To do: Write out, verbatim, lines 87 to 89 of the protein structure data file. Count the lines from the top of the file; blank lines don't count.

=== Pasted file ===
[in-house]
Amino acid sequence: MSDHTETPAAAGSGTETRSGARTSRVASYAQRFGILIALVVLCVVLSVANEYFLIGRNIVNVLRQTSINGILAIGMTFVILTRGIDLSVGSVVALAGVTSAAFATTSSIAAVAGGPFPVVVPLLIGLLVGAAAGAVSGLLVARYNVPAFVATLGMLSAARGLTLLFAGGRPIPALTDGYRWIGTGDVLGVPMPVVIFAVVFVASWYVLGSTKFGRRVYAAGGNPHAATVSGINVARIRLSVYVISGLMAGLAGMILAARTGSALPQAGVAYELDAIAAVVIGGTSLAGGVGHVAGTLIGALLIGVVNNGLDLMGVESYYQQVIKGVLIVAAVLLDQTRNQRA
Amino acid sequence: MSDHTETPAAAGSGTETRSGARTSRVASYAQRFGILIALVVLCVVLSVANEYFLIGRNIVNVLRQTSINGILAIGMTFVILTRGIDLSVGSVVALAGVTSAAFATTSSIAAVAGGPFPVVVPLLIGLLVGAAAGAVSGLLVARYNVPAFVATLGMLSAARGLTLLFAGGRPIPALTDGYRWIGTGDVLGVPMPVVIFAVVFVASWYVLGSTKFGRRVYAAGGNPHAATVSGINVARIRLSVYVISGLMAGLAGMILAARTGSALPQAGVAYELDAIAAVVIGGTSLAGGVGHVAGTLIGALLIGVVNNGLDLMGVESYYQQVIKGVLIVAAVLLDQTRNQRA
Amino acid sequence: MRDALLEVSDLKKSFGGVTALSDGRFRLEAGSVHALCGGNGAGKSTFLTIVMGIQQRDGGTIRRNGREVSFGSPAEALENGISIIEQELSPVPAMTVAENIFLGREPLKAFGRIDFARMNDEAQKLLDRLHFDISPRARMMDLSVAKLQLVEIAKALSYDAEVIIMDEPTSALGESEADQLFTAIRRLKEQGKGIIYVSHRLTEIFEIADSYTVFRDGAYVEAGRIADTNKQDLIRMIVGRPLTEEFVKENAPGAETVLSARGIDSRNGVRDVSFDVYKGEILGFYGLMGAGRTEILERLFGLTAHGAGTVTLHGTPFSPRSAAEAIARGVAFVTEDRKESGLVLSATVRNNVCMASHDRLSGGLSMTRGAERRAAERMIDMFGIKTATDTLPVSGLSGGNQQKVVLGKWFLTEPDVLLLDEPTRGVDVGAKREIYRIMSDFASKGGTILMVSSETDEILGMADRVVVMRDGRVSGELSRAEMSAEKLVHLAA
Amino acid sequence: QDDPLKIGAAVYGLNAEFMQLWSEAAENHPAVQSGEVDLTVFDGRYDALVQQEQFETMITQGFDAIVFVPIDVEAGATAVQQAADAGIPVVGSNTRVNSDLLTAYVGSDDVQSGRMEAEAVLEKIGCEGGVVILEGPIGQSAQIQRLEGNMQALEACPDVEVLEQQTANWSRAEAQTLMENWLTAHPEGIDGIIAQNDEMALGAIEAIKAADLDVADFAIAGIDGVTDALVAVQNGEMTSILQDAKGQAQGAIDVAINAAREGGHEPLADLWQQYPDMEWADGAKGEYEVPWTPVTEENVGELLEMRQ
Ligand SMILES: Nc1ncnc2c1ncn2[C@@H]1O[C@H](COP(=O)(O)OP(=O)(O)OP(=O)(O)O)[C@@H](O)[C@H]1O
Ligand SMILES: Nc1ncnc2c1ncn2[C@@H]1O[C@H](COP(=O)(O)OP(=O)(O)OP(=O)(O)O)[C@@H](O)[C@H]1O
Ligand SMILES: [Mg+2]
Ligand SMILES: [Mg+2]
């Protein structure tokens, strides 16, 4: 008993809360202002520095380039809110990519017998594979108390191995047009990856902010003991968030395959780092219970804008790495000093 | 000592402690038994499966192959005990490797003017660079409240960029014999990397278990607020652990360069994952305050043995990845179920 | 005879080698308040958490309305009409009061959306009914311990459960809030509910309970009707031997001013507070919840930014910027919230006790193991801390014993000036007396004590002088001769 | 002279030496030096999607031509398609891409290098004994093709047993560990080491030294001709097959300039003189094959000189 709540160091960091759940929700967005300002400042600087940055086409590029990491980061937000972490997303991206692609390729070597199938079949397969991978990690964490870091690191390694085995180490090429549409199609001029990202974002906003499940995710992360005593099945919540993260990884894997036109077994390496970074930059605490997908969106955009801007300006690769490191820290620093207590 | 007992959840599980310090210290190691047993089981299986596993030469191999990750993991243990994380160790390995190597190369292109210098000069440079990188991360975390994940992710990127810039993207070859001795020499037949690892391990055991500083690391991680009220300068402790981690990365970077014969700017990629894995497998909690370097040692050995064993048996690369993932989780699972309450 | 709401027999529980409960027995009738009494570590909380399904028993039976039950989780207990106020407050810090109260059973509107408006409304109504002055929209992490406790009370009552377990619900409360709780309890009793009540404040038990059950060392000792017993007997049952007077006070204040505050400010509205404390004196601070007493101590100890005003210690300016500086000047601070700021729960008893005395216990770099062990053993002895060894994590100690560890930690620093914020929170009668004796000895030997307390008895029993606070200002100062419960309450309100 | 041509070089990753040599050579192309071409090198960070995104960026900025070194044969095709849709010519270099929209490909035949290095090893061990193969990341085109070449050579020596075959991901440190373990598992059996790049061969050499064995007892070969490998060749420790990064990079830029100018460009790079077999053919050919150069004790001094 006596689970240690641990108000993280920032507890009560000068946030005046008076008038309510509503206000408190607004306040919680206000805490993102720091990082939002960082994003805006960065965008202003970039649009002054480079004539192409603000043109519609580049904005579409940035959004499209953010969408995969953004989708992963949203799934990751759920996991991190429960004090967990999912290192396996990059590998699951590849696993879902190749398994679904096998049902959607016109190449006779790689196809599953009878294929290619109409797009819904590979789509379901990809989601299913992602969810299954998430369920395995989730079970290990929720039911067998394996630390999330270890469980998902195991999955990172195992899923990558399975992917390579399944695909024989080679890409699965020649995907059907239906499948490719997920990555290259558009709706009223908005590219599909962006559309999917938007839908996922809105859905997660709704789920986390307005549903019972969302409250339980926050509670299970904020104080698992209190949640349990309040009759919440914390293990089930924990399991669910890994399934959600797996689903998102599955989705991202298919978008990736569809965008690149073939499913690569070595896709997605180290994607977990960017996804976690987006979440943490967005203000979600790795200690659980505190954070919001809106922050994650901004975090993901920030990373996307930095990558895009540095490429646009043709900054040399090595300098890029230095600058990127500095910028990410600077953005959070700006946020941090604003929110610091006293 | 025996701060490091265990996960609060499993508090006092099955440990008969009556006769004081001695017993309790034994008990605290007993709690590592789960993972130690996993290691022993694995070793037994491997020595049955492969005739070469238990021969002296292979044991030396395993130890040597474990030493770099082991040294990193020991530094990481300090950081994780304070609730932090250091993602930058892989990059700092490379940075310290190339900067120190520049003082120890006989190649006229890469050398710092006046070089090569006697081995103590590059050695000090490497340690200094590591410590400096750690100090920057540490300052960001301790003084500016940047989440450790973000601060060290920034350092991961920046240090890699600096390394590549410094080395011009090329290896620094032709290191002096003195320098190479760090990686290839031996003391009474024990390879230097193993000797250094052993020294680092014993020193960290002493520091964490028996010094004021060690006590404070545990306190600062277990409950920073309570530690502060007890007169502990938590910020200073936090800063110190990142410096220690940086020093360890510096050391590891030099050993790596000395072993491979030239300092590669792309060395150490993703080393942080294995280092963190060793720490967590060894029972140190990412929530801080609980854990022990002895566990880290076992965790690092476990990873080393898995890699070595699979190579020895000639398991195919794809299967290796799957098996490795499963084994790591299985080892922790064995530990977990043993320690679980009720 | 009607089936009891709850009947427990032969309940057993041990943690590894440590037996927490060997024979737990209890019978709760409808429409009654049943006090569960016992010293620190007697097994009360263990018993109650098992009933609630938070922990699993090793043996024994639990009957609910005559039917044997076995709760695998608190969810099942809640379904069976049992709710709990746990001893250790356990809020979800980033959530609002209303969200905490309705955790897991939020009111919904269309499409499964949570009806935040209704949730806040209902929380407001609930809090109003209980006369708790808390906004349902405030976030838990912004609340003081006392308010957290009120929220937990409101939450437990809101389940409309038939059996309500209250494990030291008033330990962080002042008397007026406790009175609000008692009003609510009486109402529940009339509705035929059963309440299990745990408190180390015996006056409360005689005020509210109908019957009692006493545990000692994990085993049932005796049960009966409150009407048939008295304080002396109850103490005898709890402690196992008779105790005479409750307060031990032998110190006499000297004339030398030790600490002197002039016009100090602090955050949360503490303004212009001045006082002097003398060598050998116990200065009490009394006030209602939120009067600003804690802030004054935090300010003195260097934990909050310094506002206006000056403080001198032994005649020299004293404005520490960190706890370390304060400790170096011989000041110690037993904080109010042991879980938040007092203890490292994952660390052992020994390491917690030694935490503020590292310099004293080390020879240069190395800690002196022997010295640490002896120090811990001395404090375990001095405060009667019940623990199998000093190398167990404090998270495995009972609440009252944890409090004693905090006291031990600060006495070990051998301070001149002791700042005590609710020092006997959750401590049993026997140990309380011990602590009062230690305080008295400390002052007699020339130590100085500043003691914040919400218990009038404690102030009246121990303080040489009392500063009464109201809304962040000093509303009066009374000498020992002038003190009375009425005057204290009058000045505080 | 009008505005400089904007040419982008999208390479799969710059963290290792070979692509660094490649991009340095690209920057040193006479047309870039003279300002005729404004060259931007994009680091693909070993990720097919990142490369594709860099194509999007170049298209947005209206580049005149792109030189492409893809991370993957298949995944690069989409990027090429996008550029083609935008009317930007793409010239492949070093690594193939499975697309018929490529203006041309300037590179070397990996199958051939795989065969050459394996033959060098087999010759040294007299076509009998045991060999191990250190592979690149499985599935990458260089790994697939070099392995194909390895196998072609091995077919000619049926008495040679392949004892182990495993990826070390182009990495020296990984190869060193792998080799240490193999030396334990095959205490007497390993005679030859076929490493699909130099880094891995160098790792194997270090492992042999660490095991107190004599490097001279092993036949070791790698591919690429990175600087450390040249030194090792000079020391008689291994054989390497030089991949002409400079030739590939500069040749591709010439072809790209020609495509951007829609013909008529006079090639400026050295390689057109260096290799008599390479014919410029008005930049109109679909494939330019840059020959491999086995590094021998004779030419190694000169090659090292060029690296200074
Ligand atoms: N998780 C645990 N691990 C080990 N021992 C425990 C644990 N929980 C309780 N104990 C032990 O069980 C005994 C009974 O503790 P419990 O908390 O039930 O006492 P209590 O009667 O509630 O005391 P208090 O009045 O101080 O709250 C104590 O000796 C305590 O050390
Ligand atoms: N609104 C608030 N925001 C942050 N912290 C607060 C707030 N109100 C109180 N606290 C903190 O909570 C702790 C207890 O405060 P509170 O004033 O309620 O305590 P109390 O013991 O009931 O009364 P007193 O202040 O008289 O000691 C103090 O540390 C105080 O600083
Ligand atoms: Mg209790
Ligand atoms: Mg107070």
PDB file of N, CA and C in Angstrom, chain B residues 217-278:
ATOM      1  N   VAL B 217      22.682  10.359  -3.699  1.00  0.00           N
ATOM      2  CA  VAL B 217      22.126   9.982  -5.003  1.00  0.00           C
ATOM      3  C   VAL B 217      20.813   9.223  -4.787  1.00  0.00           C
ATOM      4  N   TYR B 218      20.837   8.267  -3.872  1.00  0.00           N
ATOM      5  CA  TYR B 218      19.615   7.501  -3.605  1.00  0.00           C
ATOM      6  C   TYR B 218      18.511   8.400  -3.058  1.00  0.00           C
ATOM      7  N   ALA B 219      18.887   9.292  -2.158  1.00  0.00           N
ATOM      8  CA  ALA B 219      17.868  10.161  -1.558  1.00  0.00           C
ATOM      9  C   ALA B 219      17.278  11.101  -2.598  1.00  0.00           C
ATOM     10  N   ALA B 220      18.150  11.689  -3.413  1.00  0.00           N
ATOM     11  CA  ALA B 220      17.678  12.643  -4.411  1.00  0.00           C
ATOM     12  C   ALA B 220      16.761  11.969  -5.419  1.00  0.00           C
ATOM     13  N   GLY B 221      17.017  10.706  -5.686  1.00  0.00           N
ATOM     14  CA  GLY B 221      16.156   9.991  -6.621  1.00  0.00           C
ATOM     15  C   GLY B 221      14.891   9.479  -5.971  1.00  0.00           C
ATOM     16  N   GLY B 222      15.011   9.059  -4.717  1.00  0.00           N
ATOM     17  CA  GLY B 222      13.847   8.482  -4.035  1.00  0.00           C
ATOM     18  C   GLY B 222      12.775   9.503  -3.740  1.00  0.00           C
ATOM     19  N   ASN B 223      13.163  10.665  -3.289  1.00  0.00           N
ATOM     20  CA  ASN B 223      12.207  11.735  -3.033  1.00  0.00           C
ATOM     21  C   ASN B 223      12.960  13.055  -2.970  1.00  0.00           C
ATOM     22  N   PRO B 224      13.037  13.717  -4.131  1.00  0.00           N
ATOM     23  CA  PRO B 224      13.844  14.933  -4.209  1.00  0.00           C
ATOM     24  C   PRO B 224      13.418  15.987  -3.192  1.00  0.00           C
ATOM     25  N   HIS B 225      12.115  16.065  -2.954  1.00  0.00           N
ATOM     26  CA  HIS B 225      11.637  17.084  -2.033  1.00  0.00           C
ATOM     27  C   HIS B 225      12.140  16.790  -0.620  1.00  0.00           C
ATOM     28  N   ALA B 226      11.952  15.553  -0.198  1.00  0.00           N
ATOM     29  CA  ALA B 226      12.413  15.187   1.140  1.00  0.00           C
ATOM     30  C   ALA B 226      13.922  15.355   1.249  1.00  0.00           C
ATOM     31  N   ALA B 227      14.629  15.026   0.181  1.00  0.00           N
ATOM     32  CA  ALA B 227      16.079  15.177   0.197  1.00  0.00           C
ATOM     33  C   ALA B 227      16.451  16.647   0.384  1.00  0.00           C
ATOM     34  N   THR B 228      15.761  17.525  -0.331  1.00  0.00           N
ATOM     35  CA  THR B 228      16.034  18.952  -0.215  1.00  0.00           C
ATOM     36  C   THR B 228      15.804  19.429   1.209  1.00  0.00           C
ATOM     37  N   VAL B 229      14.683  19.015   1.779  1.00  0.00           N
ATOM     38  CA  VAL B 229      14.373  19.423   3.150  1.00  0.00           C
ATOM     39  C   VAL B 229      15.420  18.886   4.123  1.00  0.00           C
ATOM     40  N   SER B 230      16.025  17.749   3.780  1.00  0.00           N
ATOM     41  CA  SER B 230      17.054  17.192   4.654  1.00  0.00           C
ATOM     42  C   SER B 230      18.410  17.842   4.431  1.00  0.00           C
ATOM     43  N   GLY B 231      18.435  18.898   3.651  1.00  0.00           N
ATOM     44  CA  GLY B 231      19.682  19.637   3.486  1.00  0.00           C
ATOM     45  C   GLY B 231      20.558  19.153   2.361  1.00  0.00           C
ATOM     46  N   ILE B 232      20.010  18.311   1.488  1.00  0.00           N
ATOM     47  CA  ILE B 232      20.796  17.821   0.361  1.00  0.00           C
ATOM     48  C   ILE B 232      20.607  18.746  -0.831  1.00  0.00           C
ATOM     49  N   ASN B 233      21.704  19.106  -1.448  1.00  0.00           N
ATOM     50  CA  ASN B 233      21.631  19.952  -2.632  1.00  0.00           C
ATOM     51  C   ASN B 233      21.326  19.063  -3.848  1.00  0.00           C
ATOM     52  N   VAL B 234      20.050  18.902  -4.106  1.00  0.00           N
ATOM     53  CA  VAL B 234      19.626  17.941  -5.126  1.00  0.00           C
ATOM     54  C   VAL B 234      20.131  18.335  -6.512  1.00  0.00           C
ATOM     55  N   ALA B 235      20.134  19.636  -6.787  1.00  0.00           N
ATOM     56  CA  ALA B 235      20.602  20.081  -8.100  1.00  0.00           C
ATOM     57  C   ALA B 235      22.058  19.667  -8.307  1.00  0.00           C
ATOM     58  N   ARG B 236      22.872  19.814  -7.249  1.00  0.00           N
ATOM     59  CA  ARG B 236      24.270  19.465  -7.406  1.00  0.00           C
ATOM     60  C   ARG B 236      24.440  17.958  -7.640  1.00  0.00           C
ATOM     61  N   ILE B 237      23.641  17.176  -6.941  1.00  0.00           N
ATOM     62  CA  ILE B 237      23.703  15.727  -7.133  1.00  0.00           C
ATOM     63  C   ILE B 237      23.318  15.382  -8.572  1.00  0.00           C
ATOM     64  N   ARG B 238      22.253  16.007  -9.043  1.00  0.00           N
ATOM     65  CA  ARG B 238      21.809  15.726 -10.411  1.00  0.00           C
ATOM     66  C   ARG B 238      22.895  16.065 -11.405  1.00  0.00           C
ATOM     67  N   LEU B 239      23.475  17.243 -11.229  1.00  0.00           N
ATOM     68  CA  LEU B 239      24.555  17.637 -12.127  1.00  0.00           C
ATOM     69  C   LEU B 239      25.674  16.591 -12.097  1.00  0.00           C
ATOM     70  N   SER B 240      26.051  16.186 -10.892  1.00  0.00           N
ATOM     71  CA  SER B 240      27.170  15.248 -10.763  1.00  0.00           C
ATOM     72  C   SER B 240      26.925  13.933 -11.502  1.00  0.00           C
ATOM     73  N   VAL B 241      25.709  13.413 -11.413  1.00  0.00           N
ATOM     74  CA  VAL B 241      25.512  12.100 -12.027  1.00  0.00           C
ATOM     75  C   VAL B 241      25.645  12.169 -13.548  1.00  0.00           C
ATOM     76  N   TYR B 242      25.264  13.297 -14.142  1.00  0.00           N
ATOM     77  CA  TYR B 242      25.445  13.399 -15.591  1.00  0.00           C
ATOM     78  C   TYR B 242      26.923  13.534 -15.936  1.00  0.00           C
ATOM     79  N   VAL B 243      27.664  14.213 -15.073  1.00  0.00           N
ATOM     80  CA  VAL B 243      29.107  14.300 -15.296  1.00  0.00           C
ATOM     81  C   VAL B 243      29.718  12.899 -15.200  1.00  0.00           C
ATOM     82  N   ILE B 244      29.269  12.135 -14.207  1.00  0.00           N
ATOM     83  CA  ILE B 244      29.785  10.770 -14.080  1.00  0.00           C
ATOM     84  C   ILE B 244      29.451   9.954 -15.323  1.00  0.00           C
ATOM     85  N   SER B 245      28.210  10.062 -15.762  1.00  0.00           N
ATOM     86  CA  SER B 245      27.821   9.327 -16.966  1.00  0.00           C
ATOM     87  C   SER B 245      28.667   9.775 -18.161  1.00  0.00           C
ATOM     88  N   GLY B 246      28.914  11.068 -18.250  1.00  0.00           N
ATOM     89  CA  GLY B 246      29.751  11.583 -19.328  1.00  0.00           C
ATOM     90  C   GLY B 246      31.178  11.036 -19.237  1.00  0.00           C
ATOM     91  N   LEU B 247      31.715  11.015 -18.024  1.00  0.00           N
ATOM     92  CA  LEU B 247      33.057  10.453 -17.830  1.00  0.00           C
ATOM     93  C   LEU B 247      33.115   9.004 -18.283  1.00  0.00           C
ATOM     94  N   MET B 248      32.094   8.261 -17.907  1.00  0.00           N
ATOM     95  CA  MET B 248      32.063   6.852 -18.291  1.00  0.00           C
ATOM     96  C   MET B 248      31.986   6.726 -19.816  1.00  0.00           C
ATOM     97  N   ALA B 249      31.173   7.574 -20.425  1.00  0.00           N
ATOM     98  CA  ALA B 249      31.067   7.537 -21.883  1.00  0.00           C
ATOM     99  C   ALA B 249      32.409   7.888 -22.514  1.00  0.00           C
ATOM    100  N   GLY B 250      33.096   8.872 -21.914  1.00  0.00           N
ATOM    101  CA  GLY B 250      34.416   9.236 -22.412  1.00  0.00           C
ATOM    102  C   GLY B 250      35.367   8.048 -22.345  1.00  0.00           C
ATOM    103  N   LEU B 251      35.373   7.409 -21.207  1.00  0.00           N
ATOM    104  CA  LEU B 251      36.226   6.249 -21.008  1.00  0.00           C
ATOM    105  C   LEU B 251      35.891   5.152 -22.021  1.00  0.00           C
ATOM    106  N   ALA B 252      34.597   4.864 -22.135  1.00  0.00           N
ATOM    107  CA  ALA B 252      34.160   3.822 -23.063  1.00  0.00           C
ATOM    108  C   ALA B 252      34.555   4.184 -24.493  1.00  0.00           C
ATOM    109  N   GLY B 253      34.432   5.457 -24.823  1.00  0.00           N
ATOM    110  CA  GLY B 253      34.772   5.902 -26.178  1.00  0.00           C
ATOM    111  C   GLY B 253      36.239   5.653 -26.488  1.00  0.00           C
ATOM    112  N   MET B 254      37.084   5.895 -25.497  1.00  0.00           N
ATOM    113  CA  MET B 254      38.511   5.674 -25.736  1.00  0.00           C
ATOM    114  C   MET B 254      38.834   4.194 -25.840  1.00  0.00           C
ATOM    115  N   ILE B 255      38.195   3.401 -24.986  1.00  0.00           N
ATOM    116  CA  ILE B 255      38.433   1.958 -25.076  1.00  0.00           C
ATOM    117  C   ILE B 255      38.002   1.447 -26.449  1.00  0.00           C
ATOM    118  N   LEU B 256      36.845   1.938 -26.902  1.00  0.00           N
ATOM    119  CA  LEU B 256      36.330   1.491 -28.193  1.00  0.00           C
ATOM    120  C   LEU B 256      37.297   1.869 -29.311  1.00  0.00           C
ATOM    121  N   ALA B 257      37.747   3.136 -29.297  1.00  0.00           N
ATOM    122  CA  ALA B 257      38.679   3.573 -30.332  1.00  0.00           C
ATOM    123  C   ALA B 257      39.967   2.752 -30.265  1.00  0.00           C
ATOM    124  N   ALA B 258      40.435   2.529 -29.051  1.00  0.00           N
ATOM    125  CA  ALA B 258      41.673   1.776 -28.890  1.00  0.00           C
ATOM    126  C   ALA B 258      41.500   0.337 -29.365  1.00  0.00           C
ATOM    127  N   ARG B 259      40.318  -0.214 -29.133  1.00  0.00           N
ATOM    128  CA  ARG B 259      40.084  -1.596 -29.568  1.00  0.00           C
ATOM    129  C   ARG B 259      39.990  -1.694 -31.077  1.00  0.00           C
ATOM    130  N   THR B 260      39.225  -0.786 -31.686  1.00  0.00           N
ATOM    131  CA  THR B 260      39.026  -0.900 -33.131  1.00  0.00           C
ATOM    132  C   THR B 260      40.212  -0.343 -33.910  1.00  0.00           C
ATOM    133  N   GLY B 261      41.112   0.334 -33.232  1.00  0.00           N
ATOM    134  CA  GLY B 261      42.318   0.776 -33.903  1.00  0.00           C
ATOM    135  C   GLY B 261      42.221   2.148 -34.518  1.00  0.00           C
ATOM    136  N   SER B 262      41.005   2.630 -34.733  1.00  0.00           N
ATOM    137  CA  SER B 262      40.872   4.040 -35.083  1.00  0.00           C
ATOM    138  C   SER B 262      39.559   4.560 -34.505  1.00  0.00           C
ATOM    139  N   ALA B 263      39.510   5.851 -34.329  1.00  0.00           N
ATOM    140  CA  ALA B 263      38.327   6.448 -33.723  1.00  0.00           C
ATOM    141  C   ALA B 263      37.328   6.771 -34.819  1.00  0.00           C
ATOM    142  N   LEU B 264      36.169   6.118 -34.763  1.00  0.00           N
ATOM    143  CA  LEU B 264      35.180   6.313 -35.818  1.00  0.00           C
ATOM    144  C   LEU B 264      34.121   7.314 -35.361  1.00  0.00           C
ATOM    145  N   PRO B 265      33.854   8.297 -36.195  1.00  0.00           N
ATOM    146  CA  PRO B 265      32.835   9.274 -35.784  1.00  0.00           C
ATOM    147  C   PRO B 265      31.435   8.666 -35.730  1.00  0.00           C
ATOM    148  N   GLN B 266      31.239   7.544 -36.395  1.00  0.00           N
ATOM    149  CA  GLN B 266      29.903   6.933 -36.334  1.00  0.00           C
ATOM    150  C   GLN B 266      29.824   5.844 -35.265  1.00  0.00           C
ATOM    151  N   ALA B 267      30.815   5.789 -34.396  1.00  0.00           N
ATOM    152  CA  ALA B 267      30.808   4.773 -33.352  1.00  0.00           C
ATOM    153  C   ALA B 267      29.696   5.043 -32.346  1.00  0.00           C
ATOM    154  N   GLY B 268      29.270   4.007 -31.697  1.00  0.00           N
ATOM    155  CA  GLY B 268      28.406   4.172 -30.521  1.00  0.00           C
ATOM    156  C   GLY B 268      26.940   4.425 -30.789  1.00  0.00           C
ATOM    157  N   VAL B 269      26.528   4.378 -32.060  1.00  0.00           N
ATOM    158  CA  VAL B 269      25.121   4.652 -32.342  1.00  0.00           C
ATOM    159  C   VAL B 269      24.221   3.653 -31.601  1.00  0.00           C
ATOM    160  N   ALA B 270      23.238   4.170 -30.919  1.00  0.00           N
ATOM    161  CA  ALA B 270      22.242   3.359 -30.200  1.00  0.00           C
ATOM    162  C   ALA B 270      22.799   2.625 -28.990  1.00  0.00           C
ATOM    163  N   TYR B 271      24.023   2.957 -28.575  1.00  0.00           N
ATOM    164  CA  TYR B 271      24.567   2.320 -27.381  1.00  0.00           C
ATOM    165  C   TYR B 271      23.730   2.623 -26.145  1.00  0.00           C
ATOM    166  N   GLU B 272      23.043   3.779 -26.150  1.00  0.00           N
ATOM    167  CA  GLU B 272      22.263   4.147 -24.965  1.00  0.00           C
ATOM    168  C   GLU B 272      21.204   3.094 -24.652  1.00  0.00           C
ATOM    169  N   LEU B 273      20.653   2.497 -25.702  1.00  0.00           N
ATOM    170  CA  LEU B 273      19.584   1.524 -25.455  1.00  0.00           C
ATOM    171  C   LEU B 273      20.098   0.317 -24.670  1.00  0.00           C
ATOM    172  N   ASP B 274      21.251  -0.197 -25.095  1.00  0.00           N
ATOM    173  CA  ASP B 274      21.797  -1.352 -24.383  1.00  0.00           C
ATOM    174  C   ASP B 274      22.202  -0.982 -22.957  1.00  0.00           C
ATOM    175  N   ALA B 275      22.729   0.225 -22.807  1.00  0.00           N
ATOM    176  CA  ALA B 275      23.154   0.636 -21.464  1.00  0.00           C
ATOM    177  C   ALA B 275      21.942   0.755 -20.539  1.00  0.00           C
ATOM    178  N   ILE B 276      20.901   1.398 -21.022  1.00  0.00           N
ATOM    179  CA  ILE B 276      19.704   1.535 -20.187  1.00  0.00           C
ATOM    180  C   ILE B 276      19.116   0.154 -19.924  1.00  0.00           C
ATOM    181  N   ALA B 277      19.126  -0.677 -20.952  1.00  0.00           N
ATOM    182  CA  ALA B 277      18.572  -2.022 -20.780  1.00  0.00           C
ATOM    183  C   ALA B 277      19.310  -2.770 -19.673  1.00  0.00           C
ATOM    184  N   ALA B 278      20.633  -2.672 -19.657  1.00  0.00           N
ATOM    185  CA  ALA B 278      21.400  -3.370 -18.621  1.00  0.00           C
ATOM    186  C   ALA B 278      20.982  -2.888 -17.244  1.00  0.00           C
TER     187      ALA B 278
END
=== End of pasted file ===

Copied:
ATOM     72  C   SER B 240      26.925  13.933 -11.502  1.00  0.00           C
ATOM     73  N   VAL B 241      25.709  13.413 -11.413  1.00  0.00           N
ATOM     74  CA  VAL B 241      25.512  12.100 -12.027  1.00  0.00           C